“Normandy” was Digby’s code word for when he was due to find out if he had cancer. He needed a code word because he was hiding it from Morven, and trying his best to hide it from himself. When Holby doctors are worried about their own health, they tend to fill the time by getting heavily involved with a patient (in the medical sense rather than the romantic, because that would be unethical).
Digby’s patient was a teenage boy who’d been hit by a train, and frankly his chances weren’t good. Despite being in the world’s number one medical facility, he still died. Digby was the last one to give up, even when Bernie, Sacha and everybody else was saying it was time to stop.
The good news for Digby is that his mole has been successfully removed and the cancer hasn’t spread, so he’s fine. Despite a tedious hiccup, in which Morven got the idea that he was going on holiday with Zosia to Normandy, all ended well and Morven gave him a well-deserved hug. Continue reading
(Series 29, ep.10) Sitting nicely on the interface between medical and crime drama, this episode (thrillingly titled ‘Deadfall’) was full of moody, flickering lighting (a dodgy generator, apparently) and grainy flashbacks and had a wonderfully eerie, paranoid mood to it.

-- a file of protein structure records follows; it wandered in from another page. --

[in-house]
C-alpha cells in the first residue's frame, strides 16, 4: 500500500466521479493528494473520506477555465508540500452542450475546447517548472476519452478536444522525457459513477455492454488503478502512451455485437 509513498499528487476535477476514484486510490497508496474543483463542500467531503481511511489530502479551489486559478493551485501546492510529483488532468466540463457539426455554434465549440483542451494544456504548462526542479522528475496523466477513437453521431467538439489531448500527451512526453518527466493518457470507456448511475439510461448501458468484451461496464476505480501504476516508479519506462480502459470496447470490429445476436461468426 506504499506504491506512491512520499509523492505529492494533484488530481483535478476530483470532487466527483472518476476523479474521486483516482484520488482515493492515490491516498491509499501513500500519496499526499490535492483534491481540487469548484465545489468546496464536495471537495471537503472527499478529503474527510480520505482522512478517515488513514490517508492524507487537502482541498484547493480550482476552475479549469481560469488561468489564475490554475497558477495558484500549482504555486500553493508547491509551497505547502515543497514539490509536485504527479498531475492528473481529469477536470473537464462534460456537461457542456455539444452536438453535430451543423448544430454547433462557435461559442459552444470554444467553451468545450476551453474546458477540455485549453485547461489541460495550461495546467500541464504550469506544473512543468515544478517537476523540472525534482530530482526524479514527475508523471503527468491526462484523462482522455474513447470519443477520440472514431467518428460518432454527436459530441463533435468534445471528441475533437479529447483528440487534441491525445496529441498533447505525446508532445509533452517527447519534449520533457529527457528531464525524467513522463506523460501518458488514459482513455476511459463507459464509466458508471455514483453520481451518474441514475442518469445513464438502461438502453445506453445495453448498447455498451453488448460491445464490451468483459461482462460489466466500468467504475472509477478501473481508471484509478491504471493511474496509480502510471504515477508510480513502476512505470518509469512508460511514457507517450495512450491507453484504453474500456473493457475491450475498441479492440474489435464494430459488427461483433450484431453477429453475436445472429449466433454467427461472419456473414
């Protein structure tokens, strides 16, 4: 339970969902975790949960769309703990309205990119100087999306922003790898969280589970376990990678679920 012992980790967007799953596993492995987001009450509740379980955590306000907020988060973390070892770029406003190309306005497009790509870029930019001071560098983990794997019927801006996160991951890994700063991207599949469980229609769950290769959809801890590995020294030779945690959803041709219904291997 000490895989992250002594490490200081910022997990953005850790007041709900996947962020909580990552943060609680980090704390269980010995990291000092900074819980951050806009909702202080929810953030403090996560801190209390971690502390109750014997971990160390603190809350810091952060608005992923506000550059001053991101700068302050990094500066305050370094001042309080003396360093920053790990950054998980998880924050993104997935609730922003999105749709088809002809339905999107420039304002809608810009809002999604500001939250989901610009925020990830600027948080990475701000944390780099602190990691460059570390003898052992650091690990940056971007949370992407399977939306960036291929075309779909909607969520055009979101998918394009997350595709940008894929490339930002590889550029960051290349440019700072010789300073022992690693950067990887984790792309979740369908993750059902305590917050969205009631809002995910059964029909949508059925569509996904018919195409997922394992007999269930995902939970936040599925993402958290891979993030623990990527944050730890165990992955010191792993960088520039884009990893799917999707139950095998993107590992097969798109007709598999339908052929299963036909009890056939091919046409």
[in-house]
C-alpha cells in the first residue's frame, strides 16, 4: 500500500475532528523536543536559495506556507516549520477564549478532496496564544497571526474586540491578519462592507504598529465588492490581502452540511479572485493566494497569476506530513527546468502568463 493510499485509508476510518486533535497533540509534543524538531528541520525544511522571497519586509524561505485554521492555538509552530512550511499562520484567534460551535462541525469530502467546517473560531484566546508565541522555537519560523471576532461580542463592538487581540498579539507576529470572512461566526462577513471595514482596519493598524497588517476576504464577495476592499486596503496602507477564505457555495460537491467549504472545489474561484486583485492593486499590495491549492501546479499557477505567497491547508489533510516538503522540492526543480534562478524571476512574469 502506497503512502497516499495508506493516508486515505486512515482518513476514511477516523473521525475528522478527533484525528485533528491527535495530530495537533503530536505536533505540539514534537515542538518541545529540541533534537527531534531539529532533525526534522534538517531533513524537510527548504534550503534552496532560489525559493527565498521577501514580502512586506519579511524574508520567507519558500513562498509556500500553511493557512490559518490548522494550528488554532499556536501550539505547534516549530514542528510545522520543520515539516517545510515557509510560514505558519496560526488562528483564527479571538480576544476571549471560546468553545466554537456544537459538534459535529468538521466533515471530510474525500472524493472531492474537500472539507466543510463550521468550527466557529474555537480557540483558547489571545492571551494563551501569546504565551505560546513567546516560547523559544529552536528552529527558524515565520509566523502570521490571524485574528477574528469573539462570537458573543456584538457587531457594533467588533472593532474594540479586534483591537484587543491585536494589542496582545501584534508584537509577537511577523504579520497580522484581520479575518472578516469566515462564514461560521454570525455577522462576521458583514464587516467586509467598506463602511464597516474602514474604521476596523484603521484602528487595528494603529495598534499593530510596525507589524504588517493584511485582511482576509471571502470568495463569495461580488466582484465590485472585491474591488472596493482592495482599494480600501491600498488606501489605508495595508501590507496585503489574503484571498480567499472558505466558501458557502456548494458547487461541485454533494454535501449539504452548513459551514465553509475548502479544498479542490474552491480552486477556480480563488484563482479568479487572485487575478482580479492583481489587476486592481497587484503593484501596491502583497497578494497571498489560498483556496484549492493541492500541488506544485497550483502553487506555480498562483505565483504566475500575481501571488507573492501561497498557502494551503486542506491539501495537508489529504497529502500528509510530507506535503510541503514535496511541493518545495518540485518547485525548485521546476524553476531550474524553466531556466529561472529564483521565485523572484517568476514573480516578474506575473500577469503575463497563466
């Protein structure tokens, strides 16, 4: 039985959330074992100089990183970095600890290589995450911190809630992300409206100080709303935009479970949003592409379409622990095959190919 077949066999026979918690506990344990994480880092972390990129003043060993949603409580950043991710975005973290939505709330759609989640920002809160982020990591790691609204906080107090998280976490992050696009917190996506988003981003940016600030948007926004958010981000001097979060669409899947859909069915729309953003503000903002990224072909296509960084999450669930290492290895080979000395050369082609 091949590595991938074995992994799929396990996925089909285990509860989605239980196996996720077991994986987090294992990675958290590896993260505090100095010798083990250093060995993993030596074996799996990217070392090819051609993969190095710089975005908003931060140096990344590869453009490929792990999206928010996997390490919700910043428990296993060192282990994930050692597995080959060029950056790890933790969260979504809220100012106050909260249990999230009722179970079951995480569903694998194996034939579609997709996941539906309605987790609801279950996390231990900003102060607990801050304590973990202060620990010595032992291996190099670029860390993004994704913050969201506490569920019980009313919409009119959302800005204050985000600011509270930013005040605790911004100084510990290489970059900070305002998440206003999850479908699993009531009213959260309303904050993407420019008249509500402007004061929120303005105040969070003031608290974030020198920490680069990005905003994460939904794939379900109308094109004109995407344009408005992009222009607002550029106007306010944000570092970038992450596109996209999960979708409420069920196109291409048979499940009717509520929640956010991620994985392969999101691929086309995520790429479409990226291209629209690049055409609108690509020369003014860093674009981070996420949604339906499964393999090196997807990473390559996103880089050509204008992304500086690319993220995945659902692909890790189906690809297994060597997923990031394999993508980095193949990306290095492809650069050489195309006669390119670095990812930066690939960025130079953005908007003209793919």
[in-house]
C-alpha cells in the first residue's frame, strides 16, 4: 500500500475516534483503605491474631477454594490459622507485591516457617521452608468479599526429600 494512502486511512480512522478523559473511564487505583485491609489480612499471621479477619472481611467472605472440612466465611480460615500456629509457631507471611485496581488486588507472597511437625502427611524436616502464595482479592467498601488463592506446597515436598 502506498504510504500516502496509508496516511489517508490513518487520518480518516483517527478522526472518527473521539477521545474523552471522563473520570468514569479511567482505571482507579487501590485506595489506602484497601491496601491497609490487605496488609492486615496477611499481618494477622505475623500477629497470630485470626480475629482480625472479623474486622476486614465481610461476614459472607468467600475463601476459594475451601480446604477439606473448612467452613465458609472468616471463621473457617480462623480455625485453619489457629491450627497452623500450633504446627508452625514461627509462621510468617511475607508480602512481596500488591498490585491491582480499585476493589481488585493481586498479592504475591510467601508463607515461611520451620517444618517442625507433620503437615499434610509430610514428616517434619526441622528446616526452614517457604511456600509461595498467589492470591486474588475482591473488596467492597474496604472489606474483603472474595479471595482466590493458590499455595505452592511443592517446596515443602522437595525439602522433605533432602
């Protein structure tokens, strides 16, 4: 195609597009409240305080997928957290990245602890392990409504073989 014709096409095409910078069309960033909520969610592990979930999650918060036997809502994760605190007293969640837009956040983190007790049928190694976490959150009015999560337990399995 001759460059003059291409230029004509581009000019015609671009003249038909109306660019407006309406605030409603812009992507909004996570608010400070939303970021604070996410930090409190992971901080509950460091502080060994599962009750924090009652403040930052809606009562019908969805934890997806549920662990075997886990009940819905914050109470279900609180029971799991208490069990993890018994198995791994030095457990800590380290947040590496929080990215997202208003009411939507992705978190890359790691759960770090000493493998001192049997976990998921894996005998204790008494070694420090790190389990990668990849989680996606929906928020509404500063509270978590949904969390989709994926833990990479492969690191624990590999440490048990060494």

The bodies kept piling up, but there was a plucky detective to hand in the form of Dr Lily Chao, as well as a handsome prime suspect (Gary Lucy) and comic relief from Max and his bad back. Continue reading
(Series 29, ep.8) Zoe’s back, and her task is apparently to heal the post-Jeff grief with her soothing presence. Unfortunately, it’s not that easy. Connie doesn’t want to share her office because she needs somewhere to offend bereaved relatives in private. Ash doesn’t really want to share his office – he needs somewhere to hide from Dixie, who is still blaming him for Jeff’s death (out loud – she was yelling “It should have been you!” at him at one point). Max has no office, though he’s happy to share a ciggie, but Zoe is trying to give up nicotine and she’s already given up Max. And Honey keeps calling her Hanna. “I’ve heard all about you, Hanna.”
But Zoe does help, you know, because she’s a fantastic doctor and it hasn’t been the same without her. She and Dixie had a lovely bonding moment towards the end of the episode. Continue reading
(Series 17, ep. 2) What kind of doctor is Dr Raf Smug? “What kinda doctor are you?” asked Michael Spence. See – he wants to know as well. He’s a magical doctor, according to Fletch, who wanted some of that “Di Lucca magic” for a plastics case. Normally Michael Spence would be your go-to guy for this kind of thing (plastics, not magic), but he was busy elsewhere, and no other plastic surgeon was to be found in the whole of Holbyshire, so it was time for Raf to gather up what was left of his self confidence after Smug/Posh/Barf-gate and snap on those latex-free gloves. Continue reading